Can Maine Restore Coyote Snaring
By V. Paul Reynolds

As most Maine sportsmen know by now, Maine's coyote control program, which was approved and funded by the Maine State Legislature two years ago, remains dead in the water. Fish and Wildlife Commissioner Danny Martin suspended the program over concerns that an anti-snare organization would bring a civil action against the state. At the time of his decision we were assured that the coyote control program would be restored in about a year when the U.S. Fish and Wildlife Service (USFWS) granted Maine an Incidental Take Permit.

Although the central issue is supposed to be whether Maine has the right to protect its wintering deer from coyote predation, that concern seems to have been upstaged by a bureaucratic paperwork shuffle between Augusta and Washington. The state is trying to keep from being sued by acquiring a Federal permit that allows some minimal accidental snaring of lynx. The state submitted a draft application for the special permit. The draft was rejected by the Feds as incomplete and totally unsatisfactory. So the state is not much closer to restoring our coyote control program than it was two years ago. In fact, a careful reading of the Feds' rejection letter suggests that we will be mowing our lawns in January when Maine gets permission from USFWS to bring back coyote snaring.

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And with each passing day, the comments from Augusta seem to indicate a fading resolve, a disinclination to fight for the right to control coyote predation. Ken Elowe, DIF&W's Director of Resource Management, when asked by a Bangor Daily News reporter whether snaring is ever going to happen again replied, "I don't know."

Meanwhile, out in the real world beyond the marble halls and mahogany desks, the life and death struggle goes on.This is a critical time of year for Maine's whitetail population. Drained of winter fat and energy and herded together in "yards," deer are easy prey for coyotes. In deer- poor areas of Maine, such as Eastern Washington County, unsupressed coyote packs will bring down weakened deer and eat them alive. Prior to the Martin decision Washington County had an aggressive snaring program that was helping deer recovery.

It gets worse. The Washington County Fish and Wildlife Conservation Club reportedly got a royal butt-chewing from Fish and Wildlife's Deputy Commissioner Paul Jacques when it hosted a weekend Coyote Derby last month. Even Gov. Baldacci lent some rhetoric to the official censure. The awful irony is that the Washington County folks are simply trying to help themselves. In fact, this same sportsmen organization has put together an aggressive deer recovery plan. Sooner than later the Augusta Fish and Wildlife folks are going to have to figure out whose side they are on. Taking the muzzle off state deer biologist Gerry Lavigne, who has orders not to discuss coyotes, would be a worthy remedial step.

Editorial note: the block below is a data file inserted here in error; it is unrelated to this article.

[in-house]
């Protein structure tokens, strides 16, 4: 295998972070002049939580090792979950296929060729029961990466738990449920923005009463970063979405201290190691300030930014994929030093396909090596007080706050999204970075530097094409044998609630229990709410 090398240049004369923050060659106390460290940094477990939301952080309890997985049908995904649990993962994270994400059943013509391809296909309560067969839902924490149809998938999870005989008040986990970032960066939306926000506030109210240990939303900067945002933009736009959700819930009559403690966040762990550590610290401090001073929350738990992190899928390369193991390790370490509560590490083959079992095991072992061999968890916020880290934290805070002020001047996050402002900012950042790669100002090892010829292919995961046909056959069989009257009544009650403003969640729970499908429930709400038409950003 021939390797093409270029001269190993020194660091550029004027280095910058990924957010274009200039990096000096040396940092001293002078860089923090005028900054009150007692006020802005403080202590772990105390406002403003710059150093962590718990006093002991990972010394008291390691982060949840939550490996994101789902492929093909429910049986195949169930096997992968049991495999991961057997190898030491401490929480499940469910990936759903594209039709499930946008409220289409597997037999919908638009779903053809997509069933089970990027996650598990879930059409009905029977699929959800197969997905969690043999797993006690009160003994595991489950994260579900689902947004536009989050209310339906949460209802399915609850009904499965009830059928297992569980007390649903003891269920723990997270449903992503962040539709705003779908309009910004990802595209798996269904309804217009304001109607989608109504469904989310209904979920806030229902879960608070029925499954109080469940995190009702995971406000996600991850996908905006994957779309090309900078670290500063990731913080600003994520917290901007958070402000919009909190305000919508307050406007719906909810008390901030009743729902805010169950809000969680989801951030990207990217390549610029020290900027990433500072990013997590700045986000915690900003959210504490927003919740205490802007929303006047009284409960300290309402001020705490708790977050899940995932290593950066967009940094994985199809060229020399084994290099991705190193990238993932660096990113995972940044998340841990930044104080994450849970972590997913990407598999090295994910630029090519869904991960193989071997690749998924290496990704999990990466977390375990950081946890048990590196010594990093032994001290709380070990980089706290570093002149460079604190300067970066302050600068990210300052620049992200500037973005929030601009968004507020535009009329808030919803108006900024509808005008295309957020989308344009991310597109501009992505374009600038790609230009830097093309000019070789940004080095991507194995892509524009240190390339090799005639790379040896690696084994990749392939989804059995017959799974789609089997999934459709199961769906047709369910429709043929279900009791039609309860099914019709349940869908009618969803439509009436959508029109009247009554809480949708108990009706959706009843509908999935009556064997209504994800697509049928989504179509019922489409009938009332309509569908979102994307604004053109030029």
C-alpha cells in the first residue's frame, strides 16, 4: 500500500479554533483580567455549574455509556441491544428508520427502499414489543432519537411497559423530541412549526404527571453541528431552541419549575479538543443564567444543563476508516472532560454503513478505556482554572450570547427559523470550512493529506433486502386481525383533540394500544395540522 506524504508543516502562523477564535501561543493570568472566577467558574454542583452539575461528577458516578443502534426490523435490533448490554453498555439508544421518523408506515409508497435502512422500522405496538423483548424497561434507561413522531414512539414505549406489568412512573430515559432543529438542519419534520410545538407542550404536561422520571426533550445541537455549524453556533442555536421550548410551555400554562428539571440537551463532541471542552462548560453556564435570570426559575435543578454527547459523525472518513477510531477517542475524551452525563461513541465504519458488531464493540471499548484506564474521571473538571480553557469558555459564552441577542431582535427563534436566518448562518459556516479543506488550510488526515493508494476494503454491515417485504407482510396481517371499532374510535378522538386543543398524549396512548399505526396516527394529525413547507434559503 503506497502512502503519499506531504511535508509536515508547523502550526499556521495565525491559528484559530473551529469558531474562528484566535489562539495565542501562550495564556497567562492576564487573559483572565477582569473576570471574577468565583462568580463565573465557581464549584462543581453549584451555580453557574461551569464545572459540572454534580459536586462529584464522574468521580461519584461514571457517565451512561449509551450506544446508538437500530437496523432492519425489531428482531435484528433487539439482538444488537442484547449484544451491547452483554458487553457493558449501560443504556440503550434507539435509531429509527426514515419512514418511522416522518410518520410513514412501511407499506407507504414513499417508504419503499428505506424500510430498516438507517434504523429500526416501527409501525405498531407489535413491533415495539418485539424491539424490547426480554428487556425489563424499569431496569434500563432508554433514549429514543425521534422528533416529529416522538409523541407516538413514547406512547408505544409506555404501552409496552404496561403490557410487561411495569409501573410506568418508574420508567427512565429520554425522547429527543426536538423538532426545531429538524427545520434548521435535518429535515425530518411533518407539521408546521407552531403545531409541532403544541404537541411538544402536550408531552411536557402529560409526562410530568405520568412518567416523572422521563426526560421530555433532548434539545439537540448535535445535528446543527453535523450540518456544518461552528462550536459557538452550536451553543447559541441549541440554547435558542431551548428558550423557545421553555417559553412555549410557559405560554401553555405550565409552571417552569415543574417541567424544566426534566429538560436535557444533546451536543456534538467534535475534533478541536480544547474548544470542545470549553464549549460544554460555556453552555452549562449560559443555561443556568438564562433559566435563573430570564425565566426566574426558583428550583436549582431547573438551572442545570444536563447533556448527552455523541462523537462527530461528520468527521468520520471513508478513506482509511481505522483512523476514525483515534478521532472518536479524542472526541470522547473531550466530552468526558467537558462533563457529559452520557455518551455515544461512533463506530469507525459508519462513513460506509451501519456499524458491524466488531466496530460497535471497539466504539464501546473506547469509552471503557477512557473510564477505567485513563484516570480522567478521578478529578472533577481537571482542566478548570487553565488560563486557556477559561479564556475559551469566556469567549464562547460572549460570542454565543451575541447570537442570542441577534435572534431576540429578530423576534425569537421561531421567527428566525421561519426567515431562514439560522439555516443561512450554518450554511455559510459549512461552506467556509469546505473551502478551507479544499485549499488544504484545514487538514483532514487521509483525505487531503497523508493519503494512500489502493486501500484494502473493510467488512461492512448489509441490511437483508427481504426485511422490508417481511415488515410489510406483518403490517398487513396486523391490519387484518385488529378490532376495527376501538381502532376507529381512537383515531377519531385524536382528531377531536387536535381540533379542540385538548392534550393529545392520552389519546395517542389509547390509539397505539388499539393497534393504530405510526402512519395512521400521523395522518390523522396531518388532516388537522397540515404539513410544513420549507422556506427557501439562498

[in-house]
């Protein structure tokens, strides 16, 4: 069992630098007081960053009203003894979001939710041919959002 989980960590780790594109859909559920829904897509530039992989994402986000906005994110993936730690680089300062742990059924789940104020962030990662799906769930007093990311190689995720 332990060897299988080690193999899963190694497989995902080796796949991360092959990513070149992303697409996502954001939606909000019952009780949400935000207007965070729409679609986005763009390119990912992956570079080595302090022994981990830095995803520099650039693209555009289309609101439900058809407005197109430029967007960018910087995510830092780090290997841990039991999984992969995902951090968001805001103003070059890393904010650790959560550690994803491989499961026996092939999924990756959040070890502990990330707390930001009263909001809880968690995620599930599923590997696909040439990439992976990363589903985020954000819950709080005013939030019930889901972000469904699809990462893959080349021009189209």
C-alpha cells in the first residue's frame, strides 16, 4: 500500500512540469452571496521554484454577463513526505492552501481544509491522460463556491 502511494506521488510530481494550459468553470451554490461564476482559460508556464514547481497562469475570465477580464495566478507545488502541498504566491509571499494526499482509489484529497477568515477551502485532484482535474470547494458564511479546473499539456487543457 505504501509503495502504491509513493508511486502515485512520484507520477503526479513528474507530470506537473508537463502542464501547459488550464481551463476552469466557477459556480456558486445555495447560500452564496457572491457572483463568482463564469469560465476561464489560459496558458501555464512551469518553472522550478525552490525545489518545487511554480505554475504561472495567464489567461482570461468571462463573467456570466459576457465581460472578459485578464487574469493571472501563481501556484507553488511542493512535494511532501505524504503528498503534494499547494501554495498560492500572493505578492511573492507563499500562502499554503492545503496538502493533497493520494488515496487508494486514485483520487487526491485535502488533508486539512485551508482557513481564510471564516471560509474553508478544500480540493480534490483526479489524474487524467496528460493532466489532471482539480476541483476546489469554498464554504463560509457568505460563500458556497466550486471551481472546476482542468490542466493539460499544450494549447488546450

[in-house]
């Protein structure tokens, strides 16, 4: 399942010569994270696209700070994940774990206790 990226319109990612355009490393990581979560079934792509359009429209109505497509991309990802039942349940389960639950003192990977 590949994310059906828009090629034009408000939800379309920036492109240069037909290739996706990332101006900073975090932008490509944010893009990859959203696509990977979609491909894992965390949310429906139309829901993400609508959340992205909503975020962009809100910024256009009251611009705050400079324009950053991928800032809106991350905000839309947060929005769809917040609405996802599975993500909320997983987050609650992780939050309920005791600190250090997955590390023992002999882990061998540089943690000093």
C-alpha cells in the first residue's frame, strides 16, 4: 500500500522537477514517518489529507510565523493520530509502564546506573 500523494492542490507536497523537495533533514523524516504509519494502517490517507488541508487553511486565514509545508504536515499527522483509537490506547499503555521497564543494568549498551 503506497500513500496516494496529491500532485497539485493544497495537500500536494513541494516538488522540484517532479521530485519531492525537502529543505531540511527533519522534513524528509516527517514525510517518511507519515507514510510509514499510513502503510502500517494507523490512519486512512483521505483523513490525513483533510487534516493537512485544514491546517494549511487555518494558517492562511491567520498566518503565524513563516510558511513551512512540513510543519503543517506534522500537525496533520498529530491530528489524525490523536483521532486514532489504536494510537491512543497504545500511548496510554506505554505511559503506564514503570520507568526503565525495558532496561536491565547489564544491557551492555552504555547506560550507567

By now it must be painfully obvious to Commissioner Martin that his capitulation to the legal threat from the NoSnare activists was a major strategic mistake. Dealing with these extremists is a lot like dealing with terrorists: You never compromise. With or without a Federal permit to snare coyotes, this group - or others like it - will bring civil action. It is the way of things today. Wildlife management prerogatives will prosper or perish in the courtrooms of America!

It is not too late for Commissioner Martin to summon his moral fortitude, tell the NoSnare activists to take a walk and simply do it. Restore regulated coyote snaring. For the commissioner and his staff there is a lesson to be learned from the Montana model.

Like Maine, Montana has lots of coyotes and a recovering lynx population. It never sought an Incidental Take Permit, nor does it restrict snaring of coyotes in lynx habitat. Brian Giddings, State Furbearer Coordinator for Montana, said this in a recent letter to Maine trapper Albert Ladd from Byron..

I received your questions directed at incidental lynx trapping in Montana. State regulations do not restrict any use of traps, snares or hunting in lynx habitat, which is primarily the western third of the state. We estimate that we have quite a few lynx (800-1,000) distributed over about 34,000 square miles, and of that about 20,000 square miles is primary lynx habitat. Coyotes are not a regulated species or furbearer in Montana. They are classified as a predator so we have little control over take of this species. Coyotes can be taken by any method year round. We do not have an incidental take permit from the federal government....

Sportsmen need to put this question to the commissioner and to lawmakers and fish and wildlife policymakers as well: If Montana can legally snare coyotes in lynx habitat why can't Maine?

The author is editor of the Northwoods Sporting Journal. He is also a Maine Guide, co-host of a weekly radio program "Maine Outdoors" heard Sundays at 7 p.m. on The Voice of Maine News-Talk Network (WVOM-FM 103.9, WCME-FM 96.7) and former information officer for the Maine Dept. of Fish and Wildlife. His e-mail address is

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